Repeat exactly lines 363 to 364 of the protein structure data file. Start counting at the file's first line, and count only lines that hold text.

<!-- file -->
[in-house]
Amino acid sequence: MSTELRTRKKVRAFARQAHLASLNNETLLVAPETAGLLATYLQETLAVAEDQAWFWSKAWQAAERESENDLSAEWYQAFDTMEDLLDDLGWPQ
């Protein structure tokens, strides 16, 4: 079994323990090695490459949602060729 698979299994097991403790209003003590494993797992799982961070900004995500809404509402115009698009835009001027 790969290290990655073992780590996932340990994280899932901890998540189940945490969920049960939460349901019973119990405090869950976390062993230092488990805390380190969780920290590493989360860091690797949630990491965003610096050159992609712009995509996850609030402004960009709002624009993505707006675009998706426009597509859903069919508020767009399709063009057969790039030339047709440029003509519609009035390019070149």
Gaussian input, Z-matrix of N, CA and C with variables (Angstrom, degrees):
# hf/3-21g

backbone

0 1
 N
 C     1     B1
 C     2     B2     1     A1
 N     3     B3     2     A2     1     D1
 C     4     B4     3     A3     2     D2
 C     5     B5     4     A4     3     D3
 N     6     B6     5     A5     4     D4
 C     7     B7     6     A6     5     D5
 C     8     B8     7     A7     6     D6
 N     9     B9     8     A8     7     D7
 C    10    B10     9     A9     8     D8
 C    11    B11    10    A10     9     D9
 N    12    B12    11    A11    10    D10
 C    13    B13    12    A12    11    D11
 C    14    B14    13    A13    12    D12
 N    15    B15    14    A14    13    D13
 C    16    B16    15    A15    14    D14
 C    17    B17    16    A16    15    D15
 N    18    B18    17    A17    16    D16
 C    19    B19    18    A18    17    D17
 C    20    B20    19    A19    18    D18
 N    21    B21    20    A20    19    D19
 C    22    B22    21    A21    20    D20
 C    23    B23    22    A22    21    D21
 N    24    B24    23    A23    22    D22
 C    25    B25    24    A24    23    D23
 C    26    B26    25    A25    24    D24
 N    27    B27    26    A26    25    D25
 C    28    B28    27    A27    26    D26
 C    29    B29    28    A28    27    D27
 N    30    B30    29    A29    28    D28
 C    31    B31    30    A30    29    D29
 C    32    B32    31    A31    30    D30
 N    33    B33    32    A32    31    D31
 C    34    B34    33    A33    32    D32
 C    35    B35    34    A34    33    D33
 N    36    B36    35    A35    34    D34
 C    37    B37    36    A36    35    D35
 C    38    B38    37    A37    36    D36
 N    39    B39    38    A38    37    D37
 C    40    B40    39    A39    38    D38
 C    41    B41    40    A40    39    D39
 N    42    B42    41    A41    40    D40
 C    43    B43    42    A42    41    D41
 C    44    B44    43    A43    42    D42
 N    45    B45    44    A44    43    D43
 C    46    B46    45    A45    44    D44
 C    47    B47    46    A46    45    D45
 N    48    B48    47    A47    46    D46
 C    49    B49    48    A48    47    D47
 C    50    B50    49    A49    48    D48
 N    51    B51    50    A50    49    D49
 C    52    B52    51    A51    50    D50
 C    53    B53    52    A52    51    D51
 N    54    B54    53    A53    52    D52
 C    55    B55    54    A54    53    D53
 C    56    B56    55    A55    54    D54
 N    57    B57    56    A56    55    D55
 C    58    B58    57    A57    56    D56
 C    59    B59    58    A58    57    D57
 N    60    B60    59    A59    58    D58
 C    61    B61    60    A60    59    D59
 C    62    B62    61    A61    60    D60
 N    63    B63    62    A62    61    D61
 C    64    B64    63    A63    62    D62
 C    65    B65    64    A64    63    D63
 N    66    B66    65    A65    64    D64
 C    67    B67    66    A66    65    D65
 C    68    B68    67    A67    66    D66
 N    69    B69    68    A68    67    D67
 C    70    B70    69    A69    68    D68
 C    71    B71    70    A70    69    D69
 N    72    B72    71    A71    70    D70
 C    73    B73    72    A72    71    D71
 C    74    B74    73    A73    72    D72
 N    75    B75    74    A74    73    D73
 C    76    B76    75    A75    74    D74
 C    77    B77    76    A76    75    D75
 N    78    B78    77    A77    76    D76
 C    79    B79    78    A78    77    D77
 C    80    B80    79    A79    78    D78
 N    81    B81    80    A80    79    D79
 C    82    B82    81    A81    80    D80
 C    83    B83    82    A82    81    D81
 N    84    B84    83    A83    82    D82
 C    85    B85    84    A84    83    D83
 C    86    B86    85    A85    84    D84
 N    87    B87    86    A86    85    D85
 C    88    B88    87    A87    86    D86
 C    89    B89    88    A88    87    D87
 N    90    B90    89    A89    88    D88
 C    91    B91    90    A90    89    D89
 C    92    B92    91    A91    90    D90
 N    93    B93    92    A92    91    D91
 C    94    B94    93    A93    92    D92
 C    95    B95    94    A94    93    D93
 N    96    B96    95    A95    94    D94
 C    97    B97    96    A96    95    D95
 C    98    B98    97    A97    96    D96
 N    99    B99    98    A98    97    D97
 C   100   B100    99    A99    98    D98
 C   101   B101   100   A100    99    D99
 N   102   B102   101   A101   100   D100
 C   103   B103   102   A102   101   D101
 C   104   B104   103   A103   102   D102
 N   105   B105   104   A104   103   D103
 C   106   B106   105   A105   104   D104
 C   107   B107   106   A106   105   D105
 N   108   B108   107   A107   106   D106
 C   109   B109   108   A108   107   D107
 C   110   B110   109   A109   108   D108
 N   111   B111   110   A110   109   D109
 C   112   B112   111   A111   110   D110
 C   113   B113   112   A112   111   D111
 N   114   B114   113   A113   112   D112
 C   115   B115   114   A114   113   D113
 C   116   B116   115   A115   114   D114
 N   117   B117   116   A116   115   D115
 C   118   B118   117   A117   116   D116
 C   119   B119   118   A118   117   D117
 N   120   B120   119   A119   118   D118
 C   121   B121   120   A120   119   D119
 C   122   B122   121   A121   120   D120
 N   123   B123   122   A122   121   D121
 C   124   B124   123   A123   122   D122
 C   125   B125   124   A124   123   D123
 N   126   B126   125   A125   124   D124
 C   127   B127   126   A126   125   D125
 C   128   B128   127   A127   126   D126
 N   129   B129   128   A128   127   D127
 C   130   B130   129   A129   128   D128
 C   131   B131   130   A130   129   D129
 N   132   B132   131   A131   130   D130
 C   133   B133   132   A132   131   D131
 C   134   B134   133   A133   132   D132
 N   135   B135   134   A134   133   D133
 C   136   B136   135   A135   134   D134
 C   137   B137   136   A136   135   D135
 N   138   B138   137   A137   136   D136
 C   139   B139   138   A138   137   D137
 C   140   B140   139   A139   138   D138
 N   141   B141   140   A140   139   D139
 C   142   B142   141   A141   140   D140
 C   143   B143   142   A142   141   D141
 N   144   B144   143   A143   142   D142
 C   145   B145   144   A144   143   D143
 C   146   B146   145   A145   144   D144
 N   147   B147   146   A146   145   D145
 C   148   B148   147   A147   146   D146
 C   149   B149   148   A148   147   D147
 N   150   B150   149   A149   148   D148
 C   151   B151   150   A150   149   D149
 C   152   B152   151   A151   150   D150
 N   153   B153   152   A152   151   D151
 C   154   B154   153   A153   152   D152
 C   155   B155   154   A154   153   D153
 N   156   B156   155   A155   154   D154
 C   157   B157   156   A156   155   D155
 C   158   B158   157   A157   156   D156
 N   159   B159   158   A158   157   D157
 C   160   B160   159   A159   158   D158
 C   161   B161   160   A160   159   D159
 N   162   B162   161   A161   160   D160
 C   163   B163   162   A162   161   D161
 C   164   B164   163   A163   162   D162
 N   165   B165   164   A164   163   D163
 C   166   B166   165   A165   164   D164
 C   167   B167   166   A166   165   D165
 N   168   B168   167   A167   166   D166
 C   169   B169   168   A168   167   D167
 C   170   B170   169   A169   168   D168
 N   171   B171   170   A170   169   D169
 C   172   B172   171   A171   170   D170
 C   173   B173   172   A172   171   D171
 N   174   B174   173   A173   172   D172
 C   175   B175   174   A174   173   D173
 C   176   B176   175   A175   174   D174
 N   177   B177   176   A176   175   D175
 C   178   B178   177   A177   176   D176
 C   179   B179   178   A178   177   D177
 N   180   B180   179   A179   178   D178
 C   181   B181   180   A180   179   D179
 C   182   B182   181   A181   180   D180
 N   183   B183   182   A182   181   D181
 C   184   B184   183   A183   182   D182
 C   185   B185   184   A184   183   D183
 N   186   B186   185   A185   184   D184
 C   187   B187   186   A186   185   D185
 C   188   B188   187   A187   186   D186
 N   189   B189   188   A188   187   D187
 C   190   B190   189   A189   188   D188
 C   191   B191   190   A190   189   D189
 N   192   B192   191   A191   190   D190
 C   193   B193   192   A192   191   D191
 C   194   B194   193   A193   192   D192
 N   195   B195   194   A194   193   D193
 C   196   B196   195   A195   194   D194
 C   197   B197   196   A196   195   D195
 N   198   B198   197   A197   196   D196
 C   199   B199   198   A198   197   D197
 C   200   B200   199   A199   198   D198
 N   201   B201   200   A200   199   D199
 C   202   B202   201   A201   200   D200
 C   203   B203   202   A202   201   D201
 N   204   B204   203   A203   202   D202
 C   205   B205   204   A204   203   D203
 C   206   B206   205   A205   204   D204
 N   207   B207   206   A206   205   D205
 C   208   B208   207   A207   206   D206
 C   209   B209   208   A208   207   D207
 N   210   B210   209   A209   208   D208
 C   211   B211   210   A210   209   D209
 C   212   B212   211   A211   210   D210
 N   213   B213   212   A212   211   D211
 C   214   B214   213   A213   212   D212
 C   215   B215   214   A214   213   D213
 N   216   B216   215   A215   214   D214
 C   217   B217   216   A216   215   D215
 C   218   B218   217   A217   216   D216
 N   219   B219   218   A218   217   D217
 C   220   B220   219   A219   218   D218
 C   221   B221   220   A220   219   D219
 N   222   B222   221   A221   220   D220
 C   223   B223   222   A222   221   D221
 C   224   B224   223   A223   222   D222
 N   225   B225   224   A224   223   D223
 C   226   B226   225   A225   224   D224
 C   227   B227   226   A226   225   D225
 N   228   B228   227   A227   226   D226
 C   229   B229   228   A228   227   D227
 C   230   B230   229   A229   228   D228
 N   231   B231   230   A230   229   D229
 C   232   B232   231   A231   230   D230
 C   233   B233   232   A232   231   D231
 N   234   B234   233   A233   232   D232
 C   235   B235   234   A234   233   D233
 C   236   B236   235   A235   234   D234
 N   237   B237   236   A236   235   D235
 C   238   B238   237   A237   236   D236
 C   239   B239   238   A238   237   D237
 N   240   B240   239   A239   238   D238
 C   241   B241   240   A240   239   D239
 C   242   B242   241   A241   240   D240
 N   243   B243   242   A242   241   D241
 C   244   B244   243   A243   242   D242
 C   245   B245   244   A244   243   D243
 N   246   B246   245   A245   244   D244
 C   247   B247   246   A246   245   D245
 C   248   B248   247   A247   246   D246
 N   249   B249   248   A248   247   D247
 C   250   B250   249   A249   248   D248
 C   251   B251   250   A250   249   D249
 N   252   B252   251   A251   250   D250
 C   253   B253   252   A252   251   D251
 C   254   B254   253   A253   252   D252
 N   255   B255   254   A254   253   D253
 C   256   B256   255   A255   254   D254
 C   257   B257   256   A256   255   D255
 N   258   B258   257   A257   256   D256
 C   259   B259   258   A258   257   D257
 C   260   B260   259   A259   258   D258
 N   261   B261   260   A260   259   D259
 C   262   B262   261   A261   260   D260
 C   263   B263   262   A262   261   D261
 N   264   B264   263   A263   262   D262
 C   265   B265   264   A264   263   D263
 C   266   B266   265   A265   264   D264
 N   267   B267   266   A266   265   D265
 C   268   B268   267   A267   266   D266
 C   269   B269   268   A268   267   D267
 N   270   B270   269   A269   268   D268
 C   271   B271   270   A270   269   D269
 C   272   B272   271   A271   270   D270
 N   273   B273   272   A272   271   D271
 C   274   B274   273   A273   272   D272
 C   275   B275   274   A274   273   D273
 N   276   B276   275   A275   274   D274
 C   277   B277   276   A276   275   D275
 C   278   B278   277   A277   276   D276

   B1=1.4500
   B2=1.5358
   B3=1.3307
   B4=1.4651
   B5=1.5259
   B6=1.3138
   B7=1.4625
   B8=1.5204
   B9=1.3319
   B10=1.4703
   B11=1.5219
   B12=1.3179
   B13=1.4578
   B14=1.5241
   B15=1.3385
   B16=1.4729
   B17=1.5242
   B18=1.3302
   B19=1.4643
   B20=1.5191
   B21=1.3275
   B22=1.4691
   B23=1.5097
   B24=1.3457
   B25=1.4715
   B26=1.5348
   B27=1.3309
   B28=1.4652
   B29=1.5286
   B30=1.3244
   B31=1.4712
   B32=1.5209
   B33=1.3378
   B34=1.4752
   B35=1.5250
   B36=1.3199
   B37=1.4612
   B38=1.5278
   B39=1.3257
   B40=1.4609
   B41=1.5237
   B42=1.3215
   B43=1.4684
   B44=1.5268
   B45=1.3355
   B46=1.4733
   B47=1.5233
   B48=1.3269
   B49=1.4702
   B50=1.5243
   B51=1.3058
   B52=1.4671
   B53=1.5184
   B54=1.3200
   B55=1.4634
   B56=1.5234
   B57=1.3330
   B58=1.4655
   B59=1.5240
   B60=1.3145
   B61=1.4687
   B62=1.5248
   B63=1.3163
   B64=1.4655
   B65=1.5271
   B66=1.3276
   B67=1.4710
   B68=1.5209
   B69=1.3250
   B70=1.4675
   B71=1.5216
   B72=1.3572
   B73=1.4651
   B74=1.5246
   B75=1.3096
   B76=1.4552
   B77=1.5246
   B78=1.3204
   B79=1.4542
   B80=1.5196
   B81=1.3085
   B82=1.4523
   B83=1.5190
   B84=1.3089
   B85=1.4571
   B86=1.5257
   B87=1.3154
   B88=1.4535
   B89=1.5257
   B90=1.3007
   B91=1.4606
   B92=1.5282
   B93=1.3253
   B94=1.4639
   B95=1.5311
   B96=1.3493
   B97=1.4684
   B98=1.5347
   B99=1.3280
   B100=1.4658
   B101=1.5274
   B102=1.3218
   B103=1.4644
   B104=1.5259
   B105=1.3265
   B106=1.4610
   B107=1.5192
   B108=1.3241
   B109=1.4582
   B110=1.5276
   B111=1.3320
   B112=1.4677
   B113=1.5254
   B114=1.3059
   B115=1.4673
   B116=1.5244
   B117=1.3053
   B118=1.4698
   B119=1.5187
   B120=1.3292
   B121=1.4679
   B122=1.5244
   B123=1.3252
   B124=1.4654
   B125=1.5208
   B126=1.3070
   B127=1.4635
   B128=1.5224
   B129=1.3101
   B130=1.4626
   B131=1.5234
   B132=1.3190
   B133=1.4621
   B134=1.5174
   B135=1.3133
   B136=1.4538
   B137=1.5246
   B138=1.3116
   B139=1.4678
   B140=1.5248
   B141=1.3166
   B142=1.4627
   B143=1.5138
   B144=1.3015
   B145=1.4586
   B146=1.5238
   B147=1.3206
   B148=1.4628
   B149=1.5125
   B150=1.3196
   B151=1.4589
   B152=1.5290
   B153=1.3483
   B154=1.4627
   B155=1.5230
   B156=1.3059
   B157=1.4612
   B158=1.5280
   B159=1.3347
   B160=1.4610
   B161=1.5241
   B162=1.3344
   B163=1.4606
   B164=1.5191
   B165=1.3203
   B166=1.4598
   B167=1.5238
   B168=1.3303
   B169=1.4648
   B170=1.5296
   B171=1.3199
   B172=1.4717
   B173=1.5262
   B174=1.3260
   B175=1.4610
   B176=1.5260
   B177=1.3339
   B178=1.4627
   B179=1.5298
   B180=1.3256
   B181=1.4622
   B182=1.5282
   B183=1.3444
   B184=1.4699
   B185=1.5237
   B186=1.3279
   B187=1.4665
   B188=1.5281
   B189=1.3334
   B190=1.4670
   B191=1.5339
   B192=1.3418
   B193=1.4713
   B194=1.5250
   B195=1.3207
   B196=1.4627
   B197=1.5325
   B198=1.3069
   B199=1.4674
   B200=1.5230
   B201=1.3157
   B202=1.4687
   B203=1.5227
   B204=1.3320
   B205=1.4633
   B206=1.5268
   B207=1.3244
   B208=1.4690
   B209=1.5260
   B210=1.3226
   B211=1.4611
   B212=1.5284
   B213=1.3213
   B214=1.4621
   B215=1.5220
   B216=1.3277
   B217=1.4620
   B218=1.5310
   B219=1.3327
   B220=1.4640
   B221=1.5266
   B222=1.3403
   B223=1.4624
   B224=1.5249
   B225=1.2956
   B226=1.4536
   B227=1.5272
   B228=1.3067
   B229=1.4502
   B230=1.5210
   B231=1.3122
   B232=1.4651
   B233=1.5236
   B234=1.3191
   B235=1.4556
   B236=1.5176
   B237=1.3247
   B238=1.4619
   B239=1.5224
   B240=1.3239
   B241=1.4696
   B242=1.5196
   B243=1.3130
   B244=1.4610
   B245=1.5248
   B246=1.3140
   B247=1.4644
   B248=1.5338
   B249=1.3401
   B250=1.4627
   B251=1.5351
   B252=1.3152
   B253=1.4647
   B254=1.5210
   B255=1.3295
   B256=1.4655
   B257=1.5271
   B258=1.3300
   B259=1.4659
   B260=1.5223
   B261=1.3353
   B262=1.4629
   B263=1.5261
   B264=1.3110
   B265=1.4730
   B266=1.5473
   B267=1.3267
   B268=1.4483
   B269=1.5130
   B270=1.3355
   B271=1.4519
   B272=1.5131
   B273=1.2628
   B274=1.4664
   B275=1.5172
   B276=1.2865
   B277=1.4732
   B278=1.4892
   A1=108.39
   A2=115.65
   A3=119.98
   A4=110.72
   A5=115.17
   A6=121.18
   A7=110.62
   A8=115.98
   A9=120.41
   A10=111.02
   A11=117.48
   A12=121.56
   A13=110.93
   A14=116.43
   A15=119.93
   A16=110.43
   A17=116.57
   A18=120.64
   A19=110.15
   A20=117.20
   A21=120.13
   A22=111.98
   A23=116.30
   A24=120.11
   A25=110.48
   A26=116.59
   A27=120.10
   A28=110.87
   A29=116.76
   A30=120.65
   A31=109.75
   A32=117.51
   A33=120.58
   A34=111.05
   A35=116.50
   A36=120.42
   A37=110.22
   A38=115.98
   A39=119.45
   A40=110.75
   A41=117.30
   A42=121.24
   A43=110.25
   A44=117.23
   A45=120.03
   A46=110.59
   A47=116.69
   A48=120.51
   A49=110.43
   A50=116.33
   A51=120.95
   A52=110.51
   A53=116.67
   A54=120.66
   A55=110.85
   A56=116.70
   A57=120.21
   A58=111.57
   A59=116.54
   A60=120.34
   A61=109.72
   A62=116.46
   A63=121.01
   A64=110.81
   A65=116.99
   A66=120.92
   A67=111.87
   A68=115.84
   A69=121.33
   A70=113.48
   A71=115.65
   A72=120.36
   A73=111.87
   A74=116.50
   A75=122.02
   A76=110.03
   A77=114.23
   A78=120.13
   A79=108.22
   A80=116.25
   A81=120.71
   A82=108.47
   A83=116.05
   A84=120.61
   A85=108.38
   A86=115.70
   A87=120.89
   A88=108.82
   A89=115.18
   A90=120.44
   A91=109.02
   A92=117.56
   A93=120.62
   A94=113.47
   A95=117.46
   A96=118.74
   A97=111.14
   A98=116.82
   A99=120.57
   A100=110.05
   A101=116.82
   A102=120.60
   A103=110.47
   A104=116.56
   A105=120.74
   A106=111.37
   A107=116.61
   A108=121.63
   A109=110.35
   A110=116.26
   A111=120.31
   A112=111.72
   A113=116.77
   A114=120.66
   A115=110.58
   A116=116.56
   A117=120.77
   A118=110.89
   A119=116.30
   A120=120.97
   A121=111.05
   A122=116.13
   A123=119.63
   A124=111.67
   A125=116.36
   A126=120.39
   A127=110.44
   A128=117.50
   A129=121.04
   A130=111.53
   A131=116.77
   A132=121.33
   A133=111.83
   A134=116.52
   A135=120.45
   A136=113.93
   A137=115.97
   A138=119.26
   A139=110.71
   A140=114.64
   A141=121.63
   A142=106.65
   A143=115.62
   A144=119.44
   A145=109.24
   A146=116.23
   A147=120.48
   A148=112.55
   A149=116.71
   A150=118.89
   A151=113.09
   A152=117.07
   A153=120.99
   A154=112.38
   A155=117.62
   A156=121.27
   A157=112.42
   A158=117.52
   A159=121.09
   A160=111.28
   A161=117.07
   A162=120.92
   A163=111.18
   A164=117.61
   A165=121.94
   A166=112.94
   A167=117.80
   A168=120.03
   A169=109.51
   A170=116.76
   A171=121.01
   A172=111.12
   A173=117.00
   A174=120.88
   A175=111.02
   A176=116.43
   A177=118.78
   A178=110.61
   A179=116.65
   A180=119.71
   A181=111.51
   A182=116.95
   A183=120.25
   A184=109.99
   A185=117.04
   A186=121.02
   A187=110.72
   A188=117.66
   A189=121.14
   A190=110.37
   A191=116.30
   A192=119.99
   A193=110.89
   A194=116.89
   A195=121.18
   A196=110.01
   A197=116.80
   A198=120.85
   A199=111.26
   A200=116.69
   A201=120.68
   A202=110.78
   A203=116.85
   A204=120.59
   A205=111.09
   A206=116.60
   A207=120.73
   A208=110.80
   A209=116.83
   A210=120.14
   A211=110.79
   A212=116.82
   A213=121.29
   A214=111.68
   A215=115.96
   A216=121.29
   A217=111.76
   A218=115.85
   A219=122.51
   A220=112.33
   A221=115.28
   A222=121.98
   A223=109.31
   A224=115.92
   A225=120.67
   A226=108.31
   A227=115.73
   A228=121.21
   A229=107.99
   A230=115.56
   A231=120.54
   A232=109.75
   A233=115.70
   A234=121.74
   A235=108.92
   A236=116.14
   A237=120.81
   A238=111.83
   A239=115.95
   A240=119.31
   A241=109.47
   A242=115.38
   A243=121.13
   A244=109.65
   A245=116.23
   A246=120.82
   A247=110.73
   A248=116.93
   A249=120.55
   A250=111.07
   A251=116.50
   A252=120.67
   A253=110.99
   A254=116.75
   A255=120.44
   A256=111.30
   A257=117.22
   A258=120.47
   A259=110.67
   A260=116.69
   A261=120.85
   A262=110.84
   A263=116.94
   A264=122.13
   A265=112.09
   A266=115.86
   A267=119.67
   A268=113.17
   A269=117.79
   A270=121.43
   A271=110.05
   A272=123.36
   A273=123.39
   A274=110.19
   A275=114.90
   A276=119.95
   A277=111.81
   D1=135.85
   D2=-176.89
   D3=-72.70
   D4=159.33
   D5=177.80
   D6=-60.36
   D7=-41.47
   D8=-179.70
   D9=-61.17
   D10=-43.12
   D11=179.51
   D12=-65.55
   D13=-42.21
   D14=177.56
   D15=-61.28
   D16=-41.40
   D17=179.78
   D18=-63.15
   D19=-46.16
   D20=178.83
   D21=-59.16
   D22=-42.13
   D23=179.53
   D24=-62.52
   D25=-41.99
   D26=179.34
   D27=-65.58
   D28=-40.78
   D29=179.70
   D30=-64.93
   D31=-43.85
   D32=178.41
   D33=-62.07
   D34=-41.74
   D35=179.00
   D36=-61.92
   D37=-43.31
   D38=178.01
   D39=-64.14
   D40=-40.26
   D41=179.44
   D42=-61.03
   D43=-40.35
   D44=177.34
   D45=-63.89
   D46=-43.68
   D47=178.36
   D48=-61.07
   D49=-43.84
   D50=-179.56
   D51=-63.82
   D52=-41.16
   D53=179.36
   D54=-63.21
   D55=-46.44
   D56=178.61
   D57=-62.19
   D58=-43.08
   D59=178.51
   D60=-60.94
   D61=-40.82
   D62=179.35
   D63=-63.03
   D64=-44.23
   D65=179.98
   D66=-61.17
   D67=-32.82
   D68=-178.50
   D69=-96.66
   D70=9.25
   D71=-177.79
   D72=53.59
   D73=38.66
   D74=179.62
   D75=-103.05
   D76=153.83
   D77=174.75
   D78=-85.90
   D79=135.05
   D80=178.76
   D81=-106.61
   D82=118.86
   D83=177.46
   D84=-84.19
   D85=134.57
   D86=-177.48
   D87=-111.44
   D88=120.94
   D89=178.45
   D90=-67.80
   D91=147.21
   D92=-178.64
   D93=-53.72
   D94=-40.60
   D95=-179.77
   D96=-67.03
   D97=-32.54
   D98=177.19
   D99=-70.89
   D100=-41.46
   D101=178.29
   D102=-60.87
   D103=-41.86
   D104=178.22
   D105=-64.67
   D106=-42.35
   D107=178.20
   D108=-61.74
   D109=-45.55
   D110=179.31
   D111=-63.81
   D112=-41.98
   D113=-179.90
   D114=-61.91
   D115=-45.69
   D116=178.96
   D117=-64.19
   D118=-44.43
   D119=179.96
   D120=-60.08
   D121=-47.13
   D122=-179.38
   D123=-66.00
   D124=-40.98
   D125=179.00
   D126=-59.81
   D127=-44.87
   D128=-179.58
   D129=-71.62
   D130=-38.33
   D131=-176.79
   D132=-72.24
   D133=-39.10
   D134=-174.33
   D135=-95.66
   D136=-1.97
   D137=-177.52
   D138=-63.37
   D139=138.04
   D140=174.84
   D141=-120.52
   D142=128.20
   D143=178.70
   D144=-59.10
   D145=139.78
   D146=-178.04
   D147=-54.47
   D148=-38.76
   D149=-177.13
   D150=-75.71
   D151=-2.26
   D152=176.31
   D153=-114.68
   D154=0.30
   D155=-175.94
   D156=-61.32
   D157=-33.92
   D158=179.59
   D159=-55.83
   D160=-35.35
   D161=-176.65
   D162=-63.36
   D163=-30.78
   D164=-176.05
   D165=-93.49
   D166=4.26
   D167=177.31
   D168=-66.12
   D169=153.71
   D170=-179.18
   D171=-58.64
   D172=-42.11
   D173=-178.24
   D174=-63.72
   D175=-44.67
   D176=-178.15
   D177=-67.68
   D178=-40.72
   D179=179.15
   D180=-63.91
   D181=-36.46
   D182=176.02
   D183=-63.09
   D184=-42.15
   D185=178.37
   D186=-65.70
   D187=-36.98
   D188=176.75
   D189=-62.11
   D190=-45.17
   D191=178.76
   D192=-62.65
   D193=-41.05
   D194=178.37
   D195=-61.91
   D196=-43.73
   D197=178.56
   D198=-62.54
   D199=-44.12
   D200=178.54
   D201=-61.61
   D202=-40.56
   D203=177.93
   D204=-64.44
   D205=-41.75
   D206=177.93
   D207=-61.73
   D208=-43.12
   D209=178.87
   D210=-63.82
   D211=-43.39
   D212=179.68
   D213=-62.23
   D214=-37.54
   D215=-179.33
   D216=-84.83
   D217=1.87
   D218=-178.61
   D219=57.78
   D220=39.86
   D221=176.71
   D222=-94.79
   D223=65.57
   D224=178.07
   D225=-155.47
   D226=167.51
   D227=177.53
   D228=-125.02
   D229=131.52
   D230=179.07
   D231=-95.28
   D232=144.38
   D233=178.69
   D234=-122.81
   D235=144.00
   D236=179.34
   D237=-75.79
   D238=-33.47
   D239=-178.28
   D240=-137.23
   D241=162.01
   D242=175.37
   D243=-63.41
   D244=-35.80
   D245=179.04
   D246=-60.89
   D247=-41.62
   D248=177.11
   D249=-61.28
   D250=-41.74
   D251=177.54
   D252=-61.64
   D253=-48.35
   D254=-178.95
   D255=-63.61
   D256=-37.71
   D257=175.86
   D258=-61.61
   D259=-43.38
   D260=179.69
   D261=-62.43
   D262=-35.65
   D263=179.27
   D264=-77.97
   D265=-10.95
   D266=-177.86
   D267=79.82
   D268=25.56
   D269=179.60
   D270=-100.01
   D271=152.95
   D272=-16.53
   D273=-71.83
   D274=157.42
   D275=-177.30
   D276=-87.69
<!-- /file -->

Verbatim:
   B77=1.5246
   B78=1.3204